- Release Date
- May 2011
- Book 3 of Love by the Numbers
She lives for passion.
Bold, impulsive, and a magnet for trouble, Juliana Fiori is no simpering English miss. She refuses to play by society's rules: she speaks her mind, cares nothing for the approval of the ton, and can throw a punch with remarkable accuracy. Her scandalous nature makes her a favorite subject of London's most practiced gossips . . . and precisely the kind of woman The Duke of Leighton wants far far away from him.
He swears by reputation.
Scandal is the last thing Simon Pearson has room for in his well-ordered world. The Duke of Disdain is too focused on keeping his title untainted and his secrets unknown. But when he discovers Juliana hiding in his carriage late one evening-risking everything he holds dear-he swears to teach the reckless beauty a lesson in propriety. She has other plans, however; she wants two weeks to prove that even an unflappable duke is not above passion.
Book Review by Ashia (reviewer)
Mar 27, 2011 [ OFFICIAL REVIEW ]
168 people found the following review helpful
I would have to say that the title caught my attention. Not only is it long, but it is certainly memorable and different. That said, it was the captivating heroine that held my attention and caused me to continue turning the pages.
Sarah MacLean has created an unforgettable heroine in Juliana Fiori. Her mother was a marchioness who deserted her husband and two sons, fled to Italy, married a merchant, and left them when Juliana was ten. At the death of her beloved father, she was sent to England to be reunited with her half brothers Gabriel and Nicholas (heroes of the first two books in this series) who welcomed her with open arms and sought to make her a good match. Unfortunately, Juliana wasn't that accepted by rigid English Society, who looked upon with favor only on someone with the holy trinity of wealth, reputation and title. Of which Juliana had none.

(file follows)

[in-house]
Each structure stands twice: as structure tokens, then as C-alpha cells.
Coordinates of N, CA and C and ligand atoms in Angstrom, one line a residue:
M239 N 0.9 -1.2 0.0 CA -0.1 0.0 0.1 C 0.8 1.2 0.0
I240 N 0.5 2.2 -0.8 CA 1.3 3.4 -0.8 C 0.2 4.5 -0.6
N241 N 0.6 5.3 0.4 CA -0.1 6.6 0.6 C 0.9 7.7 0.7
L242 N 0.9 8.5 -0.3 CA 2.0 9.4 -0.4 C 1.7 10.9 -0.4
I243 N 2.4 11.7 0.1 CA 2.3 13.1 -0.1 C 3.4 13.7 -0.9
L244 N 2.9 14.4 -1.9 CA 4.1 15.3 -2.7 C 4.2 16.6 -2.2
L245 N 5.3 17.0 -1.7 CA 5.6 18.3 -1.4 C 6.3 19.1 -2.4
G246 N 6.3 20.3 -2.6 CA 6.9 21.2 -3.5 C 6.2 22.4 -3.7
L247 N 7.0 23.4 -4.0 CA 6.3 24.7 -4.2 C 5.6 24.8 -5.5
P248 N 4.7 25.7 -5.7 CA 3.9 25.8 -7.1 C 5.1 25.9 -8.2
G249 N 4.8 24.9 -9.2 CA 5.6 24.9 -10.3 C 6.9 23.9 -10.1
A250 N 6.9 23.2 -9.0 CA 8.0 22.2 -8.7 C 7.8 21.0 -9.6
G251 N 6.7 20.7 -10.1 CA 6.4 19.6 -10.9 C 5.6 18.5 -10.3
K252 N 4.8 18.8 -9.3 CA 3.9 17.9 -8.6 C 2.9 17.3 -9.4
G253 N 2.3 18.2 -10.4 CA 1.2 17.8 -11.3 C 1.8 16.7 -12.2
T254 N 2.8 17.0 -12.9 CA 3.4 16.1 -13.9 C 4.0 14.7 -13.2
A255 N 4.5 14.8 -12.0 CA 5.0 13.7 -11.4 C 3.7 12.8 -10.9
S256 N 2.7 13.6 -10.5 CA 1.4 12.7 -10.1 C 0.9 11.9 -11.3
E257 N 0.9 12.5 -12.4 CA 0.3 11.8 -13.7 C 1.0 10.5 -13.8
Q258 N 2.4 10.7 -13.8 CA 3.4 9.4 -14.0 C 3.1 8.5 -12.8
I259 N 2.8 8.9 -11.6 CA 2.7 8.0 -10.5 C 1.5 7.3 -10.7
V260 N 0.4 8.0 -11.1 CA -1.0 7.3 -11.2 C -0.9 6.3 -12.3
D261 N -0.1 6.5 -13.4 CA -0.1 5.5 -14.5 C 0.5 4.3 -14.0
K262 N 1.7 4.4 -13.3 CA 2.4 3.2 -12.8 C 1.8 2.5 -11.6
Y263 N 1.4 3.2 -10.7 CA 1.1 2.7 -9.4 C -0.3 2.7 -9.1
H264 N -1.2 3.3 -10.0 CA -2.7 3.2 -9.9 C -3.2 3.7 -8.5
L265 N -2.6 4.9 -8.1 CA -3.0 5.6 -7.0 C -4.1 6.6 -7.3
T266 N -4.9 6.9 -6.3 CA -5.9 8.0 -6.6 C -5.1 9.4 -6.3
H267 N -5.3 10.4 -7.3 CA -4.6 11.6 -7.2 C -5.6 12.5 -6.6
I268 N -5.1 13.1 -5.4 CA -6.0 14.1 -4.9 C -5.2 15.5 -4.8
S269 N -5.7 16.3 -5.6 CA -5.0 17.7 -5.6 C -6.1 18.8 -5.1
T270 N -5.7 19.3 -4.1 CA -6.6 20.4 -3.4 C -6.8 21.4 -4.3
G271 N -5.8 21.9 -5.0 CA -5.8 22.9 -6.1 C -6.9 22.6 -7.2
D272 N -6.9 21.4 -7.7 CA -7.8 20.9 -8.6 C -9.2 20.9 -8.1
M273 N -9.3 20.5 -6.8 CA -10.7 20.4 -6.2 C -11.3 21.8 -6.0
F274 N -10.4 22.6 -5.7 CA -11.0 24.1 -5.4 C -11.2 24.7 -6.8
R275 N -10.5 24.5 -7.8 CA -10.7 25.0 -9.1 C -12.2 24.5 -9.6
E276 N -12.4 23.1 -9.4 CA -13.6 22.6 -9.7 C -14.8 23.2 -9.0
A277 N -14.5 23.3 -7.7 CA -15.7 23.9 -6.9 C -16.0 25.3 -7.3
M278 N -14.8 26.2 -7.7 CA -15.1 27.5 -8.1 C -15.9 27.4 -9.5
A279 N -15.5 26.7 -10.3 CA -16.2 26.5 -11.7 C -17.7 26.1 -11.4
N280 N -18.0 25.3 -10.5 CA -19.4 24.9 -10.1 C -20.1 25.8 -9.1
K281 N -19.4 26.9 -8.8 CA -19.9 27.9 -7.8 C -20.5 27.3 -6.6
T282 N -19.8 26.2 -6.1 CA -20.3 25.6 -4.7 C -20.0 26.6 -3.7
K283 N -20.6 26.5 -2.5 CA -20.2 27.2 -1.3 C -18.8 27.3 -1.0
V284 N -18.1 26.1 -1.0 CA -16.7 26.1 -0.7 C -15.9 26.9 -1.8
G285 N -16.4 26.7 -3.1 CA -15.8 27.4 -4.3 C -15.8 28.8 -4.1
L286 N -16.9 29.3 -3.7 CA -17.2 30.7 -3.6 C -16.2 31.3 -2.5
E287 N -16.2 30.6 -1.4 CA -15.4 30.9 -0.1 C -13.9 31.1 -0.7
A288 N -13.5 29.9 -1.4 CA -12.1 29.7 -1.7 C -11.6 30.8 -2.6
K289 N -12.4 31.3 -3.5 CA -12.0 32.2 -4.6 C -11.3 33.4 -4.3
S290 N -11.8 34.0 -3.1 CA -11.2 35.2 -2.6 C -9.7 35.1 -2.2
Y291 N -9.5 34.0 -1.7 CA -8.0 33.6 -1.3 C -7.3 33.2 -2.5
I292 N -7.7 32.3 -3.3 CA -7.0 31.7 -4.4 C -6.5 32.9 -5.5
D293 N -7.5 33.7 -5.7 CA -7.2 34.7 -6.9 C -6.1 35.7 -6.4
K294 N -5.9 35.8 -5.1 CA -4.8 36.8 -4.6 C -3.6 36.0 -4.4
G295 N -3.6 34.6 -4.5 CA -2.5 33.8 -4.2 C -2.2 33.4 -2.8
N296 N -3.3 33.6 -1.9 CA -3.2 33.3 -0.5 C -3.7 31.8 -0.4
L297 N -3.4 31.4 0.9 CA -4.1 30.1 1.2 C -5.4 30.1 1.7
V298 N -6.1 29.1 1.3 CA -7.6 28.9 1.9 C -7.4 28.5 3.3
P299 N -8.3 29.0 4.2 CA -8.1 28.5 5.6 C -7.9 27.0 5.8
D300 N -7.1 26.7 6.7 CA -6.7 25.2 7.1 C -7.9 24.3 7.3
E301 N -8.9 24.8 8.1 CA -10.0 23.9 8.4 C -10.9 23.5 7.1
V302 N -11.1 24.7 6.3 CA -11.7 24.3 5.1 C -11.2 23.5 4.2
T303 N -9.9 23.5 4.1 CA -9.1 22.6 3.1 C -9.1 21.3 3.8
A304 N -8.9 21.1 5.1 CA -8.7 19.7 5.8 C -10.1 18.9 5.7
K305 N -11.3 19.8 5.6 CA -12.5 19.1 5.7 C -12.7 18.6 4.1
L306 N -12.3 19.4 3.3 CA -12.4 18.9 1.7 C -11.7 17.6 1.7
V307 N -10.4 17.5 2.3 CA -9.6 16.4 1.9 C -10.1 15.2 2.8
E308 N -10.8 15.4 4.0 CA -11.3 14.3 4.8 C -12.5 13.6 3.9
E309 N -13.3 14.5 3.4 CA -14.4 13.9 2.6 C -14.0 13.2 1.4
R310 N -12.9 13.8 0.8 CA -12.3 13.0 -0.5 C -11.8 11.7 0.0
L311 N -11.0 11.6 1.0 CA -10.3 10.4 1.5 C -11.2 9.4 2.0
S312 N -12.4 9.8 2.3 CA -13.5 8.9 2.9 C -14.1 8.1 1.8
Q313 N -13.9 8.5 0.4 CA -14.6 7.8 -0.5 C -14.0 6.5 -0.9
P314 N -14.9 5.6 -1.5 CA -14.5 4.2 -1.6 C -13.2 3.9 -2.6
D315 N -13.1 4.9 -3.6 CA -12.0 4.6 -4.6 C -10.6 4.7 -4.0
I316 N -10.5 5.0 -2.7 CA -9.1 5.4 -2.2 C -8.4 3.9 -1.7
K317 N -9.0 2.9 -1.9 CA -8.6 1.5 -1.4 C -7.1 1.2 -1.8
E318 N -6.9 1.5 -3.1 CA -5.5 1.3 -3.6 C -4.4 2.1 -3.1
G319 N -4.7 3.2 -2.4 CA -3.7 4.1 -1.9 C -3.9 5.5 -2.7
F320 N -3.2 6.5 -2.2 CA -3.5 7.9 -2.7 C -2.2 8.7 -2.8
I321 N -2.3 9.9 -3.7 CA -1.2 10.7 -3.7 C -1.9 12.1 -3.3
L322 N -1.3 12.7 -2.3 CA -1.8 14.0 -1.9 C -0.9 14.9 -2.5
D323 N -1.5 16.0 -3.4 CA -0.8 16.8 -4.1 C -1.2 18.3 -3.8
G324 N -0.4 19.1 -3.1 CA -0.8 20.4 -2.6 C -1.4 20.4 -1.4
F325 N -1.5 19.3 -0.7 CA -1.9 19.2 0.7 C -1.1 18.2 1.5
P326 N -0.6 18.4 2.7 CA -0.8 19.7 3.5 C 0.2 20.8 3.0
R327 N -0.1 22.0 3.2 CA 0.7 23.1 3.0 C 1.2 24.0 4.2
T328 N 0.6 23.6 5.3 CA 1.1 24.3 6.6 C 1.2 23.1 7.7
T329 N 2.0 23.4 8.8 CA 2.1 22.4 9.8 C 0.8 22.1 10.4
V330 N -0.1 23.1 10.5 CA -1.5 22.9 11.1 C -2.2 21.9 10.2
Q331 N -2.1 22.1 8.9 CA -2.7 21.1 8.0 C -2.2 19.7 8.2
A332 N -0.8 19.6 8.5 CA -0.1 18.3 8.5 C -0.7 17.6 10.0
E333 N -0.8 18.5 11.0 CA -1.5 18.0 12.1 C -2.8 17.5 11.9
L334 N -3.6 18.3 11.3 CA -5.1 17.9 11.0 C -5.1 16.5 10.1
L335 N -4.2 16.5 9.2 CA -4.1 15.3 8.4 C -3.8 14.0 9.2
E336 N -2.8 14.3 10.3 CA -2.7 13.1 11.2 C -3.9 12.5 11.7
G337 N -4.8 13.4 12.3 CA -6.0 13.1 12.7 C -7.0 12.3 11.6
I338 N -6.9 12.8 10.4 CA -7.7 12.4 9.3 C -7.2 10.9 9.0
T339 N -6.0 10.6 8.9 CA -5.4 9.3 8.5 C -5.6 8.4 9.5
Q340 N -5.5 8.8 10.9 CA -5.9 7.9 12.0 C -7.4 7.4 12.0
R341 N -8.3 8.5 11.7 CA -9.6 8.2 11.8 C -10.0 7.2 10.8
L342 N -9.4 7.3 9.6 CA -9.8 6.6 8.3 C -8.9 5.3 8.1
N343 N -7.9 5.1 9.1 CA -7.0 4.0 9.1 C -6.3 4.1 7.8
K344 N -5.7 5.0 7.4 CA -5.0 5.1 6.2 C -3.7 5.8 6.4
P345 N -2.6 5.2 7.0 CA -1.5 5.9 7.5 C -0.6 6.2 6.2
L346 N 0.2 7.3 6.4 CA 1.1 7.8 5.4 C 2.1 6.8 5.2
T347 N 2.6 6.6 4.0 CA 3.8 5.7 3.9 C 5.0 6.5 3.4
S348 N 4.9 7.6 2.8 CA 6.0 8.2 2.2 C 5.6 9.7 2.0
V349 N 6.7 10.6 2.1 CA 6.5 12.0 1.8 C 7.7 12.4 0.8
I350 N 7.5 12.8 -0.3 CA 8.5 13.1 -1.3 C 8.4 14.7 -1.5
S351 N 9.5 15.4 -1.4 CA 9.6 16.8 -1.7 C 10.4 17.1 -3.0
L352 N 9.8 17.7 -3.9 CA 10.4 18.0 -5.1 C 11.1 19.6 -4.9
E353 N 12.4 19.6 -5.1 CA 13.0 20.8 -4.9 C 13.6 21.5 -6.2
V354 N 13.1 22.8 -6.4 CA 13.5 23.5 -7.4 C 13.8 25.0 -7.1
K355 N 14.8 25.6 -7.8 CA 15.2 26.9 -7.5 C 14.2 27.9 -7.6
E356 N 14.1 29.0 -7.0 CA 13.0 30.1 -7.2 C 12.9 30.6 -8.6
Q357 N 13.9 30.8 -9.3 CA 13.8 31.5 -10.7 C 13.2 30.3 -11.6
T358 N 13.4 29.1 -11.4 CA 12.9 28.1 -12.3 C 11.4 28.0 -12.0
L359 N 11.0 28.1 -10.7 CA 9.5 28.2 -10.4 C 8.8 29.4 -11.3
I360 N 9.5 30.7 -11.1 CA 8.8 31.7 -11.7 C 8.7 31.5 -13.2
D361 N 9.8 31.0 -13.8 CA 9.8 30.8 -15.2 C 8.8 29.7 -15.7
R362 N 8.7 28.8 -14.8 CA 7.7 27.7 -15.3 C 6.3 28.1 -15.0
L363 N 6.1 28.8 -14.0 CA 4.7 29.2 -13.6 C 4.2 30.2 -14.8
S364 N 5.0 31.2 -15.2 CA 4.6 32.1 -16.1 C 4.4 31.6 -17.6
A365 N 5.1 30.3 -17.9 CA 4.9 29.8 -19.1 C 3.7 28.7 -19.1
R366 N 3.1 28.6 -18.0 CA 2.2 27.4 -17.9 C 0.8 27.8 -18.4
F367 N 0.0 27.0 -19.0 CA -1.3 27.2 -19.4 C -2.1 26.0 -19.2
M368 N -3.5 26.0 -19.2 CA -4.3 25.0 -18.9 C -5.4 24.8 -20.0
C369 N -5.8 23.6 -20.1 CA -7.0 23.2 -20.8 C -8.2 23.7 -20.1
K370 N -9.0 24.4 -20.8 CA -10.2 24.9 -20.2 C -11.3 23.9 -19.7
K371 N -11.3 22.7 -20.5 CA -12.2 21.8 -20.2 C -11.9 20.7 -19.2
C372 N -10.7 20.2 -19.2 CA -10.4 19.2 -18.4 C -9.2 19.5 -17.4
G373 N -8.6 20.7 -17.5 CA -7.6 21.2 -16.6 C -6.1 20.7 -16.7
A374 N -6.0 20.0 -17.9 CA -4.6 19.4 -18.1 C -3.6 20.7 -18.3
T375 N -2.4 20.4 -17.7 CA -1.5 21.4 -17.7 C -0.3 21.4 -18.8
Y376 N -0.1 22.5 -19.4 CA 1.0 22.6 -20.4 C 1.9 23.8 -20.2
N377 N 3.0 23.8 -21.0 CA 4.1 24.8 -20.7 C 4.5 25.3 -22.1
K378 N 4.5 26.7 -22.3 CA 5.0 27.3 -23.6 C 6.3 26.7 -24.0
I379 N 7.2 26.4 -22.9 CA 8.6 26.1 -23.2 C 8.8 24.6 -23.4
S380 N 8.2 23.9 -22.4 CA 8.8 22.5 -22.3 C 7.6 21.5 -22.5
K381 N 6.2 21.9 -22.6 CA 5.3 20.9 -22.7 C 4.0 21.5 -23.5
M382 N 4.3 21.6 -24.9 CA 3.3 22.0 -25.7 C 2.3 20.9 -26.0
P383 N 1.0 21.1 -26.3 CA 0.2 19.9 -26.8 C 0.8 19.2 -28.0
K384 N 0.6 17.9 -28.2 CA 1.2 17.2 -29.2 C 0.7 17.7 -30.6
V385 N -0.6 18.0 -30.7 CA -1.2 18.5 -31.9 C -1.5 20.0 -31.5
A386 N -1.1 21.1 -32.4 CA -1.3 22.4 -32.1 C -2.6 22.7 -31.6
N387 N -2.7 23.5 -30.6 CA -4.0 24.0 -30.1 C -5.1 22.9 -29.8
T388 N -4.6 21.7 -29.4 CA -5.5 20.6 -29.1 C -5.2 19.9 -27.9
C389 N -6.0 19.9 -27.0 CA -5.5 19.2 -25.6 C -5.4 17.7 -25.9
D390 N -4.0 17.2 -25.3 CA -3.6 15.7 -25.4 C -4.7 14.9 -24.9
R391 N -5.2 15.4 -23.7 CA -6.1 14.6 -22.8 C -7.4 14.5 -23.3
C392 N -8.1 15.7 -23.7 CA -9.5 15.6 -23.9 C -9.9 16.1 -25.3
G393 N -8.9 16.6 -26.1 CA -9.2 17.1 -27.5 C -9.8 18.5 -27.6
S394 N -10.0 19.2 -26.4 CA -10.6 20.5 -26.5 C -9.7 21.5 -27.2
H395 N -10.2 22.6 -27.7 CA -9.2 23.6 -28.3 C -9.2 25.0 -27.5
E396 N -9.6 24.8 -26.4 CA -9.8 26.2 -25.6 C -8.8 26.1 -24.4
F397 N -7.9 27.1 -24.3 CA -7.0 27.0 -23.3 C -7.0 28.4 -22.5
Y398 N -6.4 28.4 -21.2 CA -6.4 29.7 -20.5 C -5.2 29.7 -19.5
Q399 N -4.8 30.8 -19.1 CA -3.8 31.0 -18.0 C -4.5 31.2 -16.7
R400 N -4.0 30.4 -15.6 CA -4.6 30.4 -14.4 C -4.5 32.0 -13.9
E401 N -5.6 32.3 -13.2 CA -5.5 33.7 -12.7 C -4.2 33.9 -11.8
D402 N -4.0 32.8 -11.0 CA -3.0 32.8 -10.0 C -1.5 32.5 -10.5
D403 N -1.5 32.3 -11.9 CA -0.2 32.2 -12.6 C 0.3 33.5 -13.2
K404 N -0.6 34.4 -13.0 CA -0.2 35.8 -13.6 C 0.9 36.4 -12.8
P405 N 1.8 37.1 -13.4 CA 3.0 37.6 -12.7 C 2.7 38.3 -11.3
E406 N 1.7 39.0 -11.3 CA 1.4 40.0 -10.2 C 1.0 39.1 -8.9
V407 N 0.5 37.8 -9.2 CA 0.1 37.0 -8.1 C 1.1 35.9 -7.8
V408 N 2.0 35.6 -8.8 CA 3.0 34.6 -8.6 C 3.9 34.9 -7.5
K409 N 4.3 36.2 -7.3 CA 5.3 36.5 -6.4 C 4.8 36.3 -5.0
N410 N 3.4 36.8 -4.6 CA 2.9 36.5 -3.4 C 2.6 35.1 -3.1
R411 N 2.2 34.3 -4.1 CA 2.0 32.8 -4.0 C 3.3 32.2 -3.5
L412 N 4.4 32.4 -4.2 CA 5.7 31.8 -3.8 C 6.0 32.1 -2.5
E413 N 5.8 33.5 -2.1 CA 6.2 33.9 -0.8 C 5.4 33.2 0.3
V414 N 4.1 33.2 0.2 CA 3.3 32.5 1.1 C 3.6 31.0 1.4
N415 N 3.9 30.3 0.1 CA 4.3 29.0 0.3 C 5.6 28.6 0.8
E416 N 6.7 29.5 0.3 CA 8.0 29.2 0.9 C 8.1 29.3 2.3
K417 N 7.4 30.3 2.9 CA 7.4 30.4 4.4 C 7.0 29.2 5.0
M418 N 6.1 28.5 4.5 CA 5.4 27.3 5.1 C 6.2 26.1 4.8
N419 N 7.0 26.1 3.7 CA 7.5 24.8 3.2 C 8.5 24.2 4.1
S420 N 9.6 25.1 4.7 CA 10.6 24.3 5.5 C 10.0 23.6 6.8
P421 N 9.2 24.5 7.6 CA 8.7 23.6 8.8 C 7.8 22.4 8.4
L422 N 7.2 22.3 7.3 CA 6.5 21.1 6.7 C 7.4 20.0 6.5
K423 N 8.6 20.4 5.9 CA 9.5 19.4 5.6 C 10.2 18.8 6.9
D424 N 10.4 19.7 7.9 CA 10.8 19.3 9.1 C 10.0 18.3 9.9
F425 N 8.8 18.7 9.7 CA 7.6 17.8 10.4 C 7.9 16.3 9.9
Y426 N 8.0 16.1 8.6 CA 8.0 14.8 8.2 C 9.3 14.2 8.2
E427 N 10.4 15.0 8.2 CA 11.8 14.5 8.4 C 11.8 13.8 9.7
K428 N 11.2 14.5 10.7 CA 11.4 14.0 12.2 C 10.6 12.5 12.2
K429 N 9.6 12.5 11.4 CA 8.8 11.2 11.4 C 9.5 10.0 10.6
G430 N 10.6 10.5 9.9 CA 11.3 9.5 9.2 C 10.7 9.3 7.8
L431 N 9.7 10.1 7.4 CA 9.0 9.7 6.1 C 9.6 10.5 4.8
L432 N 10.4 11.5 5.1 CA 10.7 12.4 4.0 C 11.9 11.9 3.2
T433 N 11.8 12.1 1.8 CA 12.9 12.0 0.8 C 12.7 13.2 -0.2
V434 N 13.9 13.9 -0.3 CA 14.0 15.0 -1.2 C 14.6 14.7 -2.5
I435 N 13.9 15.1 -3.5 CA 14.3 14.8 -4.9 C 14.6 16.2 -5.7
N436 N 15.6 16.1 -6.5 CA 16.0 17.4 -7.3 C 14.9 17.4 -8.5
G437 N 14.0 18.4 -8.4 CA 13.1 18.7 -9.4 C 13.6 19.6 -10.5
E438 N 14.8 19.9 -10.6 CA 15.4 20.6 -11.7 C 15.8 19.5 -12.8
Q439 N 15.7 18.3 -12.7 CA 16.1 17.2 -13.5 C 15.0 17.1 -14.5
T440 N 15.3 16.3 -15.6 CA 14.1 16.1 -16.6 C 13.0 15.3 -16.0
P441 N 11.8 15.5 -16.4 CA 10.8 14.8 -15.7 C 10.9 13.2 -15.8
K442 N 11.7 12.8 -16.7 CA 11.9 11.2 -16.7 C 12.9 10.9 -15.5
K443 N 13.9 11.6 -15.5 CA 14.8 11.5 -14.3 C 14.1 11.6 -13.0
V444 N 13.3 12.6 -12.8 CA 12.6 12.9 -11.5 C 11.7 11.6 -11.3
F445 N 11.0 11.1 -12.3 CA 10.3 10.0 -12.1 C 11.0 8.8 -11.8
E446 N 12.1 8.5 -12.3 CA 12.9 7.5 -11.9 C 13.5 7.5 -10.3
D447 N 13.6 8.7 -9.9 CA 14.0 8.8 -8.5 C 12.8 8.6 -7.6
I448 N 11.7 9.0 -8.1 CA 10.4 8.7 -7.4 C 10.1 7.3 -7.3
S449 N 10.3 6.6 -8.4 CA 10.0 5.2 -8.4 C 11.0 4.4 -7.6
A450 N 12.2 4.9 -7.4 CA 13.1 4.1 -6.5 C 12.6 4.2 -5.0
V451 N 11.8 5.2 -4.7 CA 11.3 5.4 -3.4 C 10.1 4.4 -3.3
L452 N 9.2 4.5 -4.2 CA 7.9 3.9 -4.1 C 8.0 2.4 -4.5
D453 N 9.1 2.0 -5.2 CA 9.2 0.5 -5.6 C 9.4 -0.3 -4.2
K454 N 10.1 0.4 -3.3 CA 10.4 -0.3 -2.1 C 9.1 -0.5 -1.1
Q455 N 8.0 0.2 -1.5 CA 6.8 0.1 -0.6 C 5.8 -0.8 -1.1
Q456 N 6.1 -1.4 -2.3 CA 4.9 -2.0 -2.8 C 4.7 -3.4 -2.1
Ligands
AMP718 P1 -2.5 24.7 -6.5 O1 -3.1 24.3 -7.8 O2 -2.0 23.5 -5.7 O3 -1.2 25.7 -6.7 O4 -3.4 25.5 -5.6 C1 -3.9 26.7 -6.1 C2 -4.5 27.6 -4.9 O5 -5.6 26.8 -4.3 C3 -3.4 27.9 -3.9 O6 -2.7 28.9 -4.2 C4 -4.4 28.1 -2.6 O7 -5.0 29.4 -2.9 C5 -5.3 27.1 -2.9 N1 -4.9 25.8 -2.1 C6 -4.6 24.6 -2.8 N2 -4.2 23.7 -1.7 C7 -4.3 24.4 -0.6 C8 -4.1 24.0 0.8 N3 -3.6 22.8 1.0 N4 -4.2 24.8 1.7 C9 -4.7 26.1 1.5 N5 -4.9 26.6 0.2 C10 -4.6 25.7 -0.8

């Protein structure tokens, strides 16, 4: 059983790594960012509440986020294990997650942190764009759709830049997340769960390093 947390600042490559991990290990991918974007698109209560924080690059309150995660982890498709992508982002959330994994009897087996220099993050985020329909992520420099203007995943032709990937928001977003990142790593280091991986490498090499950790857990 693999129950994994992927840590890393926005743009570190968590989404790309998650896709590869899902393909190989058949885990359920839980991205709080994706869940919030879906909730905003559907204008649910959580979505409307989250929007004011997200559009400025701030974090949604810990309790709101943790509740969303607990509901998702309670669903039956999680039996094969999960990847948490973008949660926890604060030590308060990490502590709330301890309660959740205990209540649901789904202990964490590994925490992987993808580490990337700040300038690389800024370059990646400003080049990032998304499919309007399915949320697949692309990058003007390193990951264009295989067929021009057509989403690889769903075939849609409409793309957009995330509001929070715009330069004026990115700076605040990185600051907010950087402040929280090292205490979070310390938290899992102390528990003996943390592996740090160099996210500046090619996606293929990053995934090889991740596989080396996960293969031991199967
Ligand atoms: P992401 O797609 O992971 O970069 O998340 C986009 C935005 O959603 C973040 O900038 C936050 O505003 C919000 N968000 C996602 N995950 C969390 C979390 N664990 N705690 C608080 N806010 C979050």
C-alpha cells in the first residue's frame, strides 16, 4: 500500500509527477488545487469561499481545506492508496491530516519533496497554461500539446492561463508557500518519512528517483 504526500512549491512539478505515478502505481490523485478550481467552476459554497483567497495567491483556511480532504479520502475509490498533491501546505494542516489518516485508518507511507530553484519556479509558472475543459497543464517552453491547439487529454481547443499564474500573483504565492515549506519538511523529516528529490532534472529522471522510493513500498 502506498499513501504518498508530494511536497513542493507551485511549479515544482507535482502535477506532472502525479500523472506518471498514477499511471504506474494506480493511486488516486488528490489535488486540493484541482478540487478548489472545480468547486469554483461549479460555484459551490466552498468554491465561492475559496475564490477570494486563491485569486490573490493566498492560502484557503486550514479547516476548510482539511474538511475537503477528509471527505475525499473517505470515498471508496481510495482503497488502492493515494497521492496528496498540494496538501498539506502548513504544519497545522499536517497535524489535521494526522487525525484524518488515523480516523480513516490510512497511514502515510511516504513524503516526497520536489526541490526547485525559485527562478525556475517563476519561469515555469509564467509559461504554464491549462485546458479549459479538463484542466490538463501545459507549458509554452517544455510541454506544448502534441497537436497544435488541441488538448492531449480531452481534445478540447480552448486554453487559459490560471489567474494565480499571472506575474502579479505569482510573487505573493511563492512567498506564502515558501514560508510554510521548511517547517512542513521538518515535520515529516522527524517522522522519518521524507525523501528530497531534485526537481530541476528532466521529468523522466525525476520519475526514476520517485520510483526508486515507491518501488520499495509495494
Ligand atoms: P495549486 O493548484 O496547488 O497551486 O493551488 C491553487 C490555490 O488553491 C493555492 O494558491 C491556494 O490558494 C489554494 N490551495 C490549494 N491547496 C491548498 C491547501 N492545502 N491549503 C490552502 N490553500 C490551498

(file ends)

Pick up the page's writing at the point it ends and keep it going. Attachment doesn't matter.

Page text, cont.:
Almost an outcast, tolerated for her connection to the Marquess of Ralston (her half-brother Gabriel), she nevertheless found herself falling for Simon, Duke of Leighton, who symbolized Society at its worst and most rigid. Moreover, Simon had his own reputation to consider and to shore up, due to a scandal in his family that is sure to ruin them should the secret be out...
Juliana is the life and spirit of this book, not so much for the scandals she unwittingly caused but because of her passion for life. She was different in her way of thinking in that saw that some things are more important than the silly rules the English have, and she was also funny, especially the way she mangled English idioms, for she was Italian. She chafed against rigid English Society and though she declared that she didn't care how the ton sees her, she did care how Simon sees her. Yet, for all that, she was unbowed and unbroken.
Simon, for his part, is rather hard to like initially. He is called the Duke of Disdain, for his arrogance and his contemptuous air for those who are beneath him. He was as different from Juliana as could be, because he didn't believe in passion but in a cold English marriage where a wife is valued for her obedience and selected for her (and her family's) unimpeachable reputation. But he couldn't help but be attracted to Juliana, as she broke down the walls of his reserve and made him feel.
Simon did grow on me over the course of the book. I like seeing his struggles between passion and propriety, desire and reputation. His ambiguity made him human and relatable, and the fact that he seesawed between two choices and didn't easily just give in to what he wants made the situation all the more believable. And it was because of Juliana that the choices weren't as simple as they had been. Throughout the book, Juliana was changing him as surely as he was changing her, and it was great seeing how they each made the other into better persons.
ELEVEN SCANDALS is a very well-done character-driven historical romance, and is a delight to read. It will surely charm and engage historical romance fans everywhere.
Was this review helpful to you?